# Thought Experiment

If I was a committee member in charge of scoring the proposed alternative to the AP physics exam, there is no chance that I would accept it for credit. Von Baeyer’s manuscript clearly indicate that he knows the history of the development of the laws of thermodynamics; it even displays a good conceptual understanding of the laws. However, this is an unpublished manuscript that obviously took a substantial amount of time to write. With these two facts in mind as a grader, it is completely unknown to me whether Von Baeyer truly knows the material he has written about or has just taken the physical discussions from other sources in order to discuss the history of the subject. Even if we assume that Von Baeyer does have a good conceptual understanding of the laws of thermodynamics, which doesn’t seem like a bad assumption to make, it is still insufficient in determining whether Von Baeyer actually knows enough physics to deserve credit for the AP exam.

To really understand the laws of physics, they must be understood mathematically as well. This manuscript offers no mathematical discussion of the laws of thermodynamics, nor is there any strong evidence to support whether Von Baeyer has a solid grasp of the laws in their mathematical form. If we make another assumption that Von Baeyer does understand the mathematical relationships of the laws of thermodynamics, which is a weakly supported assumption based on the manuscript, it is still insufficient in determining whether he deserves credit for the exam.

To earn credit for the AP physics exam, a student must demonstrate proficiency in more areas of physics than only thermodynamics. Any good physicist has at least a basic knowledge of mechanics and electromagnetic theory. These subjects are not even remotely discussed in Von Baeyer’s manuscript. There is no information in this manuscript that even hints at the depth of his knowledge of these subjects. With all these assumptions that are necessarily made to think that Von Baeyer has a basic understanding of the laws of physics, I would not, in good conscience, be able to accept his manuscript as credit for the AP physics exam.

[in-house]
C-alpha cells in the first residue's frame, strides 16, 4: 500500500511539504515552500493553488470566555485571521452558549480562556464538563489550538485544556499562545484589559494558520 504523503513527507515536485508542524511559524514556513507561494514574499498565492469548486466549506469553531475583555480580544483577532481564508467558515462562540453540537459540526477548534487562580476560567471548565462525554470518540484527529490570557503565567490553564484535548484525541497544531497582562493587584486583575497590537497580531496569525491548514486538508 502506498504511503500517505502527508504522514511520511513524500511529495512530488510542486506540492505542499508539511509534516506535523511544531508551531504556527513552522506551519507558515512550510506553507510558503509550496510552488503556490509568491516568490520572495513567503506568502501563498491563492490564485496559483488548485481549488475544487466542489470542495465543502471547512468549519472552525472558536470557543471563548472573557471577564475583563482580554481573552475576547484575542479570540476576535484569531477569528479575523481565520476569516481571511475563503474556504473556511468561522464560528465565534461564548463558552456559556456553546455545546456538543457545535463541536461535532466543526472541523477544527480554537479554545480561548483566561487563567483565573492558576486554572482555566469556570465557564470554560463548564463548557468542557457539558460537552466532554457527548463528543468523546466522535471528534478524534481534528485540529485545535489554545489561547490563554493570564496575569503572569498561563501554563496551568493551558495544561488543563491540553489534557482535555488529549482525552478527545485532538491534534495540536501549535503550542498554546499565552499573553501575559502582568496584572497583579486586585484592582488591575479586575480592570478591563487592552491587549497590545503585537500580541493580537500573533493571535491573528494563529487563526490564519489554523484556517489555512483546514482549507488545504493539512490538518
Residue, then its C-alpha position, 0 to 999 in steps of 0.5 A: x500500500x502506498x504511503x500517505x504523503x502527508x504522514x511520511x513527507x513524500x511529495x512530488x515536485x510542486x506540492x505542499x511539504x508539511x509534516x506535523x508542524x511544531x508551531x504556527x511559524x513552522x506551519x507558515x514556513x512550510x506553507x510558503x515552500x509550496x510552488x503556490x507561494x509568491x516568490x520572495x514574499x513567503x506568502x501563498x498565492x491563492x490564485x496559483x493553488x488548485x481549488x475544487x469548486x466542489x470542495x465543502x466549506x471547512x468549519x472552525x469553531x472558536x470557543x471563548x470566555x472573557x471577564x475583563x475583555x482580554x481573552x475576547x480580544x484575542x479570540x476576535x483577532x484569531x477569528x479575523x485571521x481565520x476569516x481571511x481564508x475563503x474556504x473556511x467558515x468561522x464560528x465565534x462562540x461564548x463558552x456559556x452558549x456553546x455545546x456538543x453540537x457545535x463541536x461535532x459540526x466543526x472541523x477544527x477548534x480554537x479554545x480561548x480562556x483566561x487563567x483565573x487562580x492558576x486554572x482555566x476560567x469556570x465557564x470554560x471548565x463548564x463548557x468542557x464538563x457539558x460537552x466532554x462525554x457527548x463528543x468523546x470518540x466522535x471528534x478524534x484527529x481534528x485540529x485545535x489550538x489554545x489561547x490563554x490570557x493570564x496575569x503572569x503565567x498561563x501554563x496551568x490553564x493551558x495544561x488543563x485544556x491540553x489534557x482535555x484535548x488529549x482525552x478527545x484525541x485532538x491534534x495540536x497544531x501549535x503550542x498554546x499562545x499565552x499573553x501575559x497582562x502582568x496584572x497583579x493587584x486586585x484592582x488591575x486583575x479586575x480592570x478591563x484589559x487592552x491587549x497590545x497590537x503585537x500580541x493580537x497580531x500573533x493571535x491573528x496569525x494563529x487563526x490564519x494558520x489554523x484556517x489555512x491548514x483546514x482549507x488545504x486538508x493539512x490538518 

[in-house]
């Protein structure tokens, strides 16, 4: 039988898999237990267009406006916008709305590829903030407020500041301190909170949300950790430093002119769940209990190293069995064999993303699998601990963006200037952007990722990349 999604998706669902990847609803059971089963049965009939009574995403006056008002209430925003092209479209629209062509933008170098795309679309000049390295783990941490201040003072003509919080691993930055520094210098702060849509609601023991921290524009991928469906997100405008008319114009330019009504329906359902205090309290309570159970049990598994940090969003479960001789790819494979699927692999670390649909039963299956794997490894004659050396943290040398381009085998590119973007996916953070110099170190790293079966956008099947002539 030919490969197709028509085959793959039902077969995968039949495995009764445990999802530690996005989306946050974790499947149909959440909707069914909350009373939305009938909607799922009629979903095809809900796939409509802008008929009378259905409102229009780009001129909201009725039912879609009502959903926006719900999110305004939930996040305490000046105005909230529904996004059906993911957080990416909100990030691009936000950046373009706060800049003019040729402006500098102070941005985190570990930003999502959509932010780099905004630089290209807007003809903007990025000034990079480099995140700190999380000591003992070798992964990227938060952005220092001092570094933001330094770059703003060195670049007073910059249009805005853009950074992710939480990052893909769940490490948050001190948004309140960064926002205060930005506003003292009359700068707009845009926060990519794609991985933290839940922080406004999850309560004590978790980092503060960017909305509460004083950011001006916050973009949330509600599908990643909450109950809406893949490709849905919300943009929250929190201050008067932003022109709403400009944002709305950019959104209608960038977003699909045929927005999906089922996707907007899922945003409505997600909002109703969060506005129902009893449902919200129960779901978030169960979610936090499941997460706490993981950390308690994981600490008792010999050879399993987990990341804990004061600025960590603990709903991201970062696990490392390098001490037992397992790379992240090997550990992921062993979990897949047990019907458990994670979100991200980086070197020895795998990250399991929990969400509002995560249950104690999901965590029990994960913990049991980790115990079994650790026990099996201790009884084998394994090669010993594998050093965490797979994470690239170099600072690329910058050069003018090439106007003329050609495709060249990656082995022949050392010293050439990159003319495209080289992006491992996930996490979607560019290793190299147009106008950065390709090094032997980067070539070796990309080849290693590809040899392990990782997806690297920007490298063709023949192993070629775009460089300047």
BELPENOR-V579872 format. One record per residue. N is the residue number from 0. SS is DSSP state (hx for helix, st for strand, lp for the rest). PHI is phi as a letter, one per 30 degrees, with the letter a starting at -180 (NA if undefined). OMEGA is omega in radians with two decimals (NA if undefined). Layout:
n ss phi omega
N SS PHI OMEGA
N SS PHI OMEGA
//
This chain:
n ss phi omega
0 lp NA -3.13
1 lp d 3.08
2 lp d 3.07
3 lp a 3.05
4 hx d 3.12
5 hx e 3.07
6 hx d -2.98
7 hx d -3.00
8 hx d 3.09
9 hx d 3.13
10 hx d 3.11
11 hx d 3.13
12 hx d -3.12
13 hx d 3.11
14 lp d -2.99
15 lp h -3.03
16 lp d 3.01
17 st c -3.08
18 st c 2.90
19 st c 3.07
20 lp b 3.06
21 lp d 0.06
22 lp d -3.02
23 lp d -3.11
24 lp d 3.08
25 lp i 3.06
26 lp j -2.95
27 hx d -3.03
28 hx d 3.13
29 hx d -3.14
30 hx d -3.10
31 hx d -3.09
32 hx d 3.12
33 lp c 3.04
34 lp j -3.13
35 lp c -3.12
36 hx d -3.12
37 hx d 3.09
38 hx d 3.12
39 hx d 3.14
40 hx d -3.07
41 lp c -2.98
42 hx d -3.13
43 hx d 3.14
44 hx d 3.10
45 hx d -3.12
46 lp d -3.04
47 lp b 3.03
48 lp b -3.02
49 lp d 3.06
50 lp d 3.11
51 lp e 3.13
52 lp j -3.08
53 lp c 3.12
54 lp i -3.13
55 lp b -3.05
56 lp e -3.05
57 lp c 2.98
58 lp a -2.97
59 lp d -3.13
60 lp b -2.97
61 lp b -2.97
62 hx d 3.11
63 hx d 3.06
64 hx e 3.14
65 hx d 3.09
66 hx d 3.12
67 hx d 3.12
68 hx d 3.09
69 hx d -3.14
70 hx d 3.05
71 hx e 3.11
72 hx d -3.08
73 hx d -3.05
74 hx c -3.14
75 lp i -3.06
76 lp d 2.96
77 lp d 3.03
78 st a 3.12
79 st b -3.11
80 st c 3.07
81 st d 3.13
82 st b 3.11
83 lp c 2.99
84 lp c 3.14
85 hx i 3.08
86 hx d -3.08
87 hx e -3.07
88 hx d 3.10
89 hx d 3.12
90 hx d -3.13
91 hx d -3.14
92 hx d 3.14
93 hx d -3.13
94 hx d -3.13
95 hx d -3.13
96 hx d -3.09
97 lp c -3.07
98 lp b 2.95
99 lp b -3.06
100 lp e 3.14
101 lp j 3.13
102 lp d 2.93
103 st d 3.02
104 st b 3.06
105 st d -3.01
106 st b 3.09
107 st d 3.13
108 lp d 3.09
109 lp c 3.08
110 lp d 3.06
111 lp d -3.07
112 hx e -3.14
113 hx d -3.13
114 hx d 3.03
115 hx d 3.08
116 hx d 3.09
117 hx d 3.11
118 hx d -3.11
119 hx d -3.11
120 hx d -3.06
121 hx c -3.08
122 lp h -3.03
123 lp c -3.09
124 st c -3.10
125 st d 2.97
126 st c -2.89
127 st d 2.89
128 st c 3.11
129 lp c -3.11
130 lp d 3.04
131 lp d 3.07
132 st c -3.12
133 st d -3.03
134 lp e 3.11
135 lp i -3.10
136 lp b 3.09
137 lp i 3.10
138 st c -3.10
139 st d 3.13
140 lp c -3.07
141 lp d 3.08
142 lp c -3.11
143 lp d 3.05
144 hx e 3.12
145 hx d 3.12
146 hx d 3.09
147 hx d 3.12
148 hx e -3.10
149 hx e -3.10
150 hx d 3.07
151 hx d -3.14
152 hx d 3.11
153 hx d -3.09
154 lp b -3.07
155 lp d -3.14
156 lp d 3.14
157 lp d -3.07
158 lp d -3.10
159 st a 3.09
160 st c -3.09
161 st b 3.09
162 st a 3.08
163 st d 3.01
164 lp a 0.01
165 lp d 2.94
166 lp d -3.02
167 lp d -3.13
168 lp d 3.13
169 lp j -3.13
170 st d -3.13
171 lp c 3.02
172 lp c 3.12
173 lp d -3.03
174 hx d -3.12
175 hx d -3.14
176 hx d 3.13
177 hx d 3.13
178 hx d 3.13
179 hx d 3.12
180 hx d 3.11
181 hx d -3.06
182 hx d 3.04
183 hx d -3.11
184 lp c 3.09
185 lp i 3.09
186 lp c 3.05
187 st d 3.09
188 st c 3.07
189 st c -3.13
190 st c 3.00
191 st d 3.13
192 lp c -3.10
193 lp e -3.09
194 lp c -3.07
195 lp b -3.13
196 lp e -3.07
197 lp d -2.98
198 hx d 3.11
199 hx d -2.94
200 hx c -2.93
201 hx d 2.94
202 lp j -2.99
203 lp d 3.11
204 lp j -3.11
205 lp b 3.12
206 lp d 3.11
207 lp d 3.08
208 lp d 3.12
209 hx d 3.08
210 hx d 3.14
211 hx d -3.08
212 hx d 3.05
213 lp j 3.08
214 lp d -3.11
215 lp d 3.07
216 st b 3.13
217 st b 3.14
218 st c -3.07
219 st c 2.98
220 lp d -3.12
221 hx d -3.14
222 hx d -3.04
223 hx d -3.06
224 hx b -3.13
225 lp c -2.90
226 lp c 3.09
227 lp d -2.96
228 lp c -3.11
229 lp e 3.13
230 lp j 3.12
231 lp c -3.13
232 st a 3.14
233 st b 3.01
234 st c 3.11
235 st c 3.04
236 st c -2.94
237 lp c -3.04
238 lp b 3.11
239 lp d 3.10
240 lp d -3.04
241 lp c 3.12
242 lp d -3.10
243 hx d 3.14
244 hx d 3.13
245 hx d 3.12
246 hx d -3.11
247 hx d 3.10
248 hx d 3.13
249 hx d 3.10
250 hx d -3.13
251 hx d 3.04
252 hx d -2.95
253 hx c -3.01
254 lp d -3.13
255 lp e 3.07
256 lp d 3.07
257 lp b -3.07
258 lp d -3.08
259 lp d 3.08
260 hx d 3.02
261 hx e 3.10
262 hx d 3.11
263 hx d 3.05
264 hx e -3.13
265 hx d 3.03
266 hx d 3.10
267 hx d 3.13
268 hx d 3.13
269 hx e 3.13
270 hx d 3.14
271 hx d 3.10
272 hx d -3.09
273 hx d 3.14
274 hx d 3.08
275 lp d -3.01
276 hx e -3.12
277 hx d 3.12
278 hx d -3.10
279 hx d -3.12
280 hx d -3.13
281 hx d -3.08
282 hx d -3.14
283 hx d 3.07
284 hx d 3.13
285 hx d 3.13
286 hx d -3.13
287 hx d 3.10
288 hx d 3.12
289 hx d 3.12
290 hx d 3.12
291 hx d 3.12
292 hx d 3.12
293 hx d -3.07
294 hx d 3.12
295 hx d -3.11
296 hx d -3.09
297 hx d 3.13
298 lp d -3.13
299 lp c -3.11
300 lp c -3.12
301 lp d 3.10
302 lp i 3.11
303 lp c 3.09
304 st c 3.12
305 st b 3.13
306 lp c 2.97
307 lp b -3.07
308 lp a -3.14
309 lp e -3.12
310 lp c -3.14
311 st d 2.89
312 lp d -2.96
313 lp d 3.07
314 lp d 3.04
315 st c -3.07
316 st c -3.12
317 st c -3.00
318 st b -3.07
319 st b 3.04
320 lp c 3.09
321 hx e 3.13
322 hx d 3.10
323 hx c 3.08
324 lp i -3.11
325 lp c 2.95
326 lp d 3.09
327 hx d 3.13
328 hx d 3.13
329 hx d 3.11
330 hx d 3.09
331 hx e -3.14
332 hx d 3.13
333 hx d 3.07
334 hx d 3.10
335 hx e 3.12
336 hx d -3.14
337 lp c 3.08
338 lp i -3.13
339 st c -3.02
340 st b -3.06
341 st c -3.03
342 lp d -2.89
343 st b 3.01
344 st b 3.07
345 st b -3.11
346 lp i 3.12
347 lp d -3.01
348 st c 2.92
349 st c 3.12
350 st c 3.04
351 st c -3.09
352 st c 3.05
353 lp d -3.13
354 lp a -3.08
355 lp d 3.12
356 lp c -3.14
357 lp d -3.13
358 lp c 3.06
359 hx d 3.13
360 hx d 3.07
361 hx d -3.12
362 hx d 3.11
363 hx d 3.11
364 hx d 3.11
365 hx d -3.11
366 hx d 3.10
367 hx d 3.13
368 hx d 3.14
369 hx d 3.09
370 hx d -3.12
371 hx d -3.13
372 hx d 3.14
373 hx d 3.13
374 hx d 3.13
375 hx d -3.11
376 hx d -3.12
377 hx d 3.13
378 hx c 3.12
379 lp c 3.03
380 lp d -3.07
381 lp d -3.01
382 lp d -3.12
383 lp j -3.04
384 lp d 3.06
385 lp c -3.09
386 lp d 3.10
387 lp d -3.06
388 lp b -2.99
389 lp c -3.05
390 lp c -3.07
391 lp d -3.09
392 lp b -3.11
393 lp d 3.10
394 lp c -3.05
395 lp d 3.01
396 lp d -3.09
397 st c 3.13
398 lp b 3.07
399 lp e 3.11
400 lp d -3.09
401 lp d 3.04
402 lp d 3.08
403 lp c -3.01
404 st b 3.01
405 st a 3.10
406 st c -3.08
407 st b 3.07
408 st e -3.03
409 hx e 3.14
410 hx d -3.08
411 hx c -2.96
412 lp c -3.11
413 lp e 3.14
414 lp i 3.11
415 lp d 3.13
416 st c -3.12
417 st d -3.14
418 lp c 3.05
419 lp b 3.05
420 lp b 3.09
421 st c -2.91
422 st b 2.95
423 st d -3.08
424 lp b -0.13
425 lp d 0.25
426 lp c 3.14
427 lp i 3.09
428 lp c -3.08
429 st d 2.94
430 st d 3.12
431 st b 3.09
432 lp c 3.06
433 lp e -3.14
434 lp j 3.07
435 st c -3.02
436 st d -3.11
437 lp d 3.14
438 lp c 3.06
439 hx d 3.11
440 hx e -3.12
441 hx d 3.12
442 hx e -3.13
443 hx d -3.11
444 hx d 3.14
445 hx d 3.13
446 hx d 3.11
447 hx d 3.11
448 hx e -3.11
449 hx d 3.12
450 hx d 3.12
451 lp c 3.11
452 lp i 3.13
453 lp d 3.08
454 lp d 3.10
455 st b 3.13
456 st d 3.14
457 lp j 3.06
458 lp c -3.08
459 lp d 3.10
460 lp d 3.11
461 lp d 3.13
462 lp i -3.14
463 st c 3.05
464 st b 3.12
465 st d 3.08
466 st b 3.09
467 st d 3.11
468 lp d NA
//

To really understand the laws of physics, they must be understood mathematically as well. This manuscript offers no mathematical discussion of the laws of thermodynamics, nor is there any strong evidence to support whether Von Baeyer has a solid grasp of the laws in their mathematical form. If we make another assumption that Von Baeyer does understand the mathematical relationships of the laws of thermodynamics, which is a weakly supported assumption based on the manuscript, it is still insufficient in determining whether he deserves credit for the exam.

To earn credit for the AP physics exam, a student must demonstrate proficiency in more areas of physics than only thermodynamics. Any good physicist has at least a basic knowledge of mechanics and electromagnetic theory. These subjects are not even remotely discussed in Von Baeyer’s manuscript. There is no information in this manuscript that even hints at the depth of his knowledge of these subjects. With all these assumptions that are necessarily made to think that Von Baeyer has a basic understanding of the laws of physics, I would not, in good conscience, be able to accept his manuscript as credit for the AP physics exam.